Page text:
Teaching

Some Courses I’ve Taught

A non-technical introduction to the basics of probability theory, and an exploration of ways in which it has been used to shed light on epistemological issues such as dogmatism, self-locating belief, transformative experience, and scientific reasoning. Intended to bridge the divide between formal and traditional epistemology, and to teach probabilistic reasoning to students with little or no mathematical background.
An exploration of whether and how our gender, ethnicity, or other aspects of our social location exert epistemic influence. Do they influence the forms of knowledge that are available to us? Might there be objects of knowledge to which a particular social group has privileged or underprivileged access? Do certain social structures lead systematically to “epistemic injustice” against particular social groups? This course explores the tight connection between knowledge and social power.
An introduction to philosophical thinking. We learn and practice important “informal” philosophical and critical-thinking skills, both deductive and probabilistic. We learn to isolate the premises of arguments and examine how they fit together, look at argumentative methods and fallacies, and identify and evaluate different types of argument. We also learn about the heuristics and biases that make our thinking faster but less accurate.
This course looks at the nature of reality and how we can gain access to it from our limited perspectives. We explore mind-benders such as: What is time? What is it to be real, or to be possible? Do I exist completely here and now, or is my existence spread across my life over time? How is a person different from a shoe? What is it like to be a bat? How do I know I am not a brain in a vat? We learn that everything we take for granted can be called into question.
We rely on other people for much of our information: our parents, teachers, peers, the government, the media, and the internet. Are other people an important source of knowledge or a dangerous threat to our autonomy as thinkers? We explore these issues by discussing questions such as: how can you responsibly accept a belief from another person? What should you believe when experts disagree about an important matter? How does the diversity of opinions in politics, morality, and religion affect your own rationality in believing what you do?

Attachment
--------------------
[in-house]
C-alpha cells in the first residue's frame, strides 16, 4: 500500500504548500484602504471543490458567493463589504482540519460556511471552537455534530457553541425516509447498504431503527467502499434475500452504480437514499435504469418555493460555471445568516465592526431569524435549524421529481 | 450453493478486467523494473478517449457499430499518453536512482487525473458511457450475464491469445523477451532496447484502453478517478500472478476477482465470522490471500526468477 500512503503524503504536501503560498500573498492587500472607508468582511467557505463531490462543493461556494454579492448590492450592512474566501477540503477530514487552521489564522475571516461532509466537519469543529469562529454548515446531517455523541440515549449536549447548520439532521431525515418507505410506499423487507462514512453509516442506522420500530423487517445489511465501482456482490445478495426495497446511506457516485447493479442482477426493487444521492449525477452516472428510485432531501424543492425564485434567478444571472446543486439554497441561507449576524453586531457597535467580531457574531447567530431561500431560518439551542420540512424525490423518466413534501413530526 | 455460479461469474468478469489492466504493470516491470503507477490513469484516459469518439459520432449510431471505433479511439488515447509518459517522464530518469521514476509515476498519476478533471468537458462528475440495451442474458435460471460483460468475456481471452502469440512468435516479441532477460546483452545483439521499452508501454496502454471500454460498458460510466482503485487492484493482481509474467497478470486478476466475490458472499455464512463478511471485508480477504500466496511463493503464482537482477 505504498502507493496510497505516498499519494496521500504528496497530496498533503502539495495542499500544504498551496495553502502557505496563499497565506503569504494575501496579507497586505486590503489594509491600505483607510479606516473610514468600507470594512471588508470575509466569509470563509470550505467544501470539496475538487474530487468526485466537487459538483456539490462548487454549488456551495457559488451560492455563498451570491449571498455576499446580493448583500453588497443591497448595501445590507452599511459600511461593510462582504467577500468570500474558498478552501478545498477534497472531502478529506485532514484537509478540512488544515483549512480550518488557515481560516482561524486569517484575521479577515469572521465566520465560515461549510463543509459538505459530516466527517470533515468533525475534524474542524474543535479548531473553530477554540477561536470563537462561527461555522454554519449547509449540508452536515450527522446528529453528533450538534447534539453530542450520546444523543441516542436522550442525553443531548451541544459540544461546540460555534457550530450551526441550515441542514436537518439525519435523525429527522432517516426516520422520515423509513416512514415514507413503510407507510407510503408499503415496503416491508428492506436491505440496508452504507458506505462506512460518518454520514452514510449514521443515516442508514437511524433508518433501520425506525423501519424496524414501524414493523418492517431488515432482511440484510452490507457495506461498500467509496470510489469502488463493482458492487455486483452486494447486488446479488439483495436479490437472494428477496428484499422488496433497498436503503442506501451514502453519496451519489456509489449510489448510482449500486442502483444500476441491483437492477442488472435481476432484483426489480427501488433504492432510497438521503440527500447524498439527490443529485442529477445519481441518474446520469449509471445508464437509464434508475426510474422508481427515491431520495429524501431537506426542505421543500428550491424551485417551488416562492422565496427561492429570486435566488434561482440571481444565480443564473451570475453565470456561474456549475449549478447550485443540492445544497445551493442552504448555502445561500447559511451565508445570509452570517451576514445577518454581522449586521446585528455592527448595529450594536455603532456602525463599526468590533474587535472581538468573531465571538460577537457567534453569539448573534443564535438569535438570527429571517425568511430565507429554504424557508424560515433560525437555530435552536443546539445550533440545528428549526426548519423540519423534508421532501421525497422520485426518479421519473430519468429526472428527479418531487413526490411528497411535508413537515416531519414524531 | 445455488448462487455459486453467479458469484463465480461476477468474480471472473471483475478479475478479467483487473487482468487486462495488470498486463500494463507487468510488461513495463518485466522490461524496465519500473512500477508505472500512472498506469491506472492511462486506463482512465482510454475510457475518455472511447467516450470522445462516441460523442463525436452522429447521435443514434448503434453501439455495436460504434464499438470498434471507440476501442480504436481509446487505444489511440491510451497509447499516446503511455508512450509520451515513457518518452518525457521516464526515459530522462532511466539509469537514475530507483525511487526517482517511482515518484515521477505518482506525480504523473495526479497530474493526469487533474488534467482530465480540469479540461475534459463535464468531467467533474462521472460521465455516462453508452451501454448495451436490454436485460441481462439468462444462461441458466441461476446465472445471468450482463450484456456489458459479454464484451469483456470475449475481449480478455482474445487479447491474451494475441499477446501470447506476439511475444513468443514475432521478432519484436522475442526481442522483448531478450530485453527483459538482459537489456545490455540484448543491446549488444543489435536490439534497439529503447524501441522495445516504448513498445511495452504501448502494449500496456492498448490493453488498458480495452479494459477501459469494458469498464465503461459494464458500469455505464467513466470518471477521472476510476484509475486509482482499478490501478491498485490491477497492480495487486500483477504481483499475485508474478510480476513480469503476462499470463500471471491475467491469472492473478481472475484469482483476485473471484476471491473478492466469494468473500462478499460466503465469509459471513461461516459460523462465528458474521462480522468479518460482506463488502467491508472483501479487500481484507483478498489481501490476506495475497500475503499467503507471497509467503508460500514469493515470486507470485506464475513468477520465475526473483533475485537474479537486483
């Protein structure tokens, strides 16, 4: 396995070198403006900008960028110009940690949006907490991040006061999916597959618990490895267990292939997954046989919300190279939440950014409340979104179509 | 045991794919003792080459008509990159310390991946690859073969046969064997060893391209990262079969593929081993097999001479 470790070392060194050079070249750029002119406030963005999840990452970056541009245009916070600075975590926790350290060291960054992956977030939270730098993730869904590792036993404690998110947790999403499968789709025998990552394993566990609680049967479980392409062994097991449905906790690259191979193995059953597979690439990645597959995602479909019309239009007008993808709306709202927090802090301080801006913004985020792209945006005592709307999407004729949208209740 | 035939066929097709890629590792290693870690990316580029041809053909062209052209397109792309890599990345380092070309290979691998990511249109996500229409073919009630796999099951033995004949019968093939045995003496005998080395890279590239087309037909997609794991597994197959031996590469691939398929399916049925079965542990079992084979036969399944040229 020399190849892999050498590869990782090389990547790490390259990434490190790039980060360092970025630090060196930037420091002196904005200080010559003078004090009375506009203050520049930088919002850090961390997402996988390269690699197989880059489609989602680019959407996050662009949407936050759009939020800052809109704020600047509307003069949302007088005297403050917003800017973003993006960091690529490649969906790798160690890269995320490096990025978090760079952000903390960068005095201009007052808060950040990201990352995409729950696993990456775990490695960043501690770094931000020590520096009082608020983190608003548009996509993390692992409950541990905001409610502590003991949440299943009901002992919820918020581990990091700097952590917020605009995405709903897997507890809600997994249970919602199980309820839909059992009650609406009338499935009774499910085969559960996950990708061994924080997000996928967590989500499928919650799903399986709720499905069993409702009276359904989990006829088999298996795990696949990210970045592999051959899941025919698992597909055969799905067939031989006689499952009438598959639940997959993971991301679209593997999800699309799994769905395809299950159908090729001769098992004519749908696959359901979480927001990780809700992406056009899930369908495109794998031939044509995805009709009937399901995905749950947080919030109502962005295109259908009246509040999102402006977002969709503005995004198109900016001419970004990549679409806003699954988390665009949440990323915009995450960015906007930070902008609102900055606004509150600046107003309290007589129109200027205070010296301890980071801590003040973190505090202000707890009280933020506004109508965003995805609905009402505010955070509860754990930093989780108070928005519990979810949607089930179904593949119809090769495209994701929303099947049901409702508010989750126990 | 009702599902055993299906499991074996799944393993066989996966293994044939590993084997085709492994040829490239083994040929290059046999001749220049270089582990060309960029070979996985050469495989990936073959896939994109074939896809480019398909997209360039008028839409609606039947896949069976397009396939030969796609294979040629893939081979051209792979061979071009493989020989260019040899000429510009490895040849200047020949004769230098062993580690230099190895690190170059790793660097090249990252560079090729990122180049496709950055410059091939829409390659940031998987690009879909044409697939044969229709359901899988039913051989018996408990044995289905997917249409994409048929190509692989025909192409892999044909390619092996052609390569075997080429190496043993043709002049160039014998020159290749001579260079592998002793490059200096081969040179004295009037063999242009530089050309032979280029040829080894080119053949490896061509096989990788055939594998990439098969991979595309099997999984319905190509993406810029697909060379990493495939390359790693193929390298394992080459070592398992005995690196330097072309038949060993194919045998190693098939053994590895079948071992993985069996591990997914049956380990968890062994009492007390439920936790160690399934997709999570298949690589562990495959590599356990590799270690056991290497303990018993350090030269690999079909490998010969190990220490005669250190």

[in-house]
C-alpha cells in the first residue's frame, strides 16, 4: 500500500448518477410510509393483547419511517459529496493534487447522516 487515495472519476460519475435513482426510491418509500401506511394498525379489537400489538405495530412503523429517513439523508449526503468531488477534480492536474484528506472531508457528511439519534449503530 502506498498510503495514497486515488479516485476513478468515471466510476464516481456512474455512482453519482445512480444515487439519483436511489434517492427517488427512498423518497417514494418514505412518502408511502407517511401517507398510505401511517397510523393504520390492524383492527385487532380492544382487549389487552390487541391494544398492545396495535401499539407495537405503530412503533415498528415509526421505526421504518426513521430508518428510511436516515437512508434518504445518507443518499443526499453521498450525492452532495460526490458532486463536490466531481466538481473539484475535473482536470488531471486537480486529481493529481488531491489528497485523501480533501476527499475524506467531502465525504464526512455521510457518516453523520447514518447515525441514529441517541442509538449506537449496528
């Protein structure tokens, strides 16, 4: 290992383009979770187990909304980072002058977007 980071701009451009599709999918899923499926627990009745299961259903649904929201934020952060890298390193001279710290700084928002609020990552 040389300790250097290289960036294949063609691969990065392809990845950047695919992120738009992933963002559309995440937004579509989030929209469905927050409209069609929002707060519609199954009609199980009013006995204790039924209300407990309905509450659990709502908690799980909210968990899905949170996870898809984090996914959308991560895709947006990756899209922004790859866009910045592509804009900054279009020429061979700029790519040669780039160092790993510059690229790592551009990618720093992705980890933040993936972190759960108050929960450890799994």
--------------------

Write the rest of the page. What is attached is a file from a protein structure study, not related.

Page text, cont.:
Philosophy of religion has traditionally discussed arguments for and against God, whether religious belief can be rational, and whether God is compatible with evil. Recent discussions have updated these issues for a contemporary context, as well as asked entirely new questions, such as: What is a religious ritual? Can atheists be spiritual? Does the diversity of religious and secular worldviews threaten your own beliefs? What is religious faith? Might religious reality (if there is one) be polytheistic? If there is a monotheistic God: might he not be a person after all? Why does he hide his existence from human beings? This course examines the foundations of ultimate reality and our relationship to it.
We enter the minds of key thinkers at a radical turning point in human thought. We examine their often revolutionary ideas in their own intellectual context. We look at Descartes’ attempt to demolish and reconstruct all his knowledge from his sitting room; we ask what the world would be like if (as Leibniz thought) it were made of panpsychic monads; we explore how Locke’s theory of knowledge responded to life-and-death issues of his time, and why (with Hume) there might not be causes after all. We also engage with Kant, Spinoza, and Malebranche. In the future I will incorporate female thinkers into this course, including Émilie Du Châtelet, Marie De Gournay, Anna Maria van Schurman, Mary Astell, Damaris Cudworth Masham, Princess Elibazeth of Bohemia, Mary Astell, and Margaret Cavendish.

Courses I’m Planning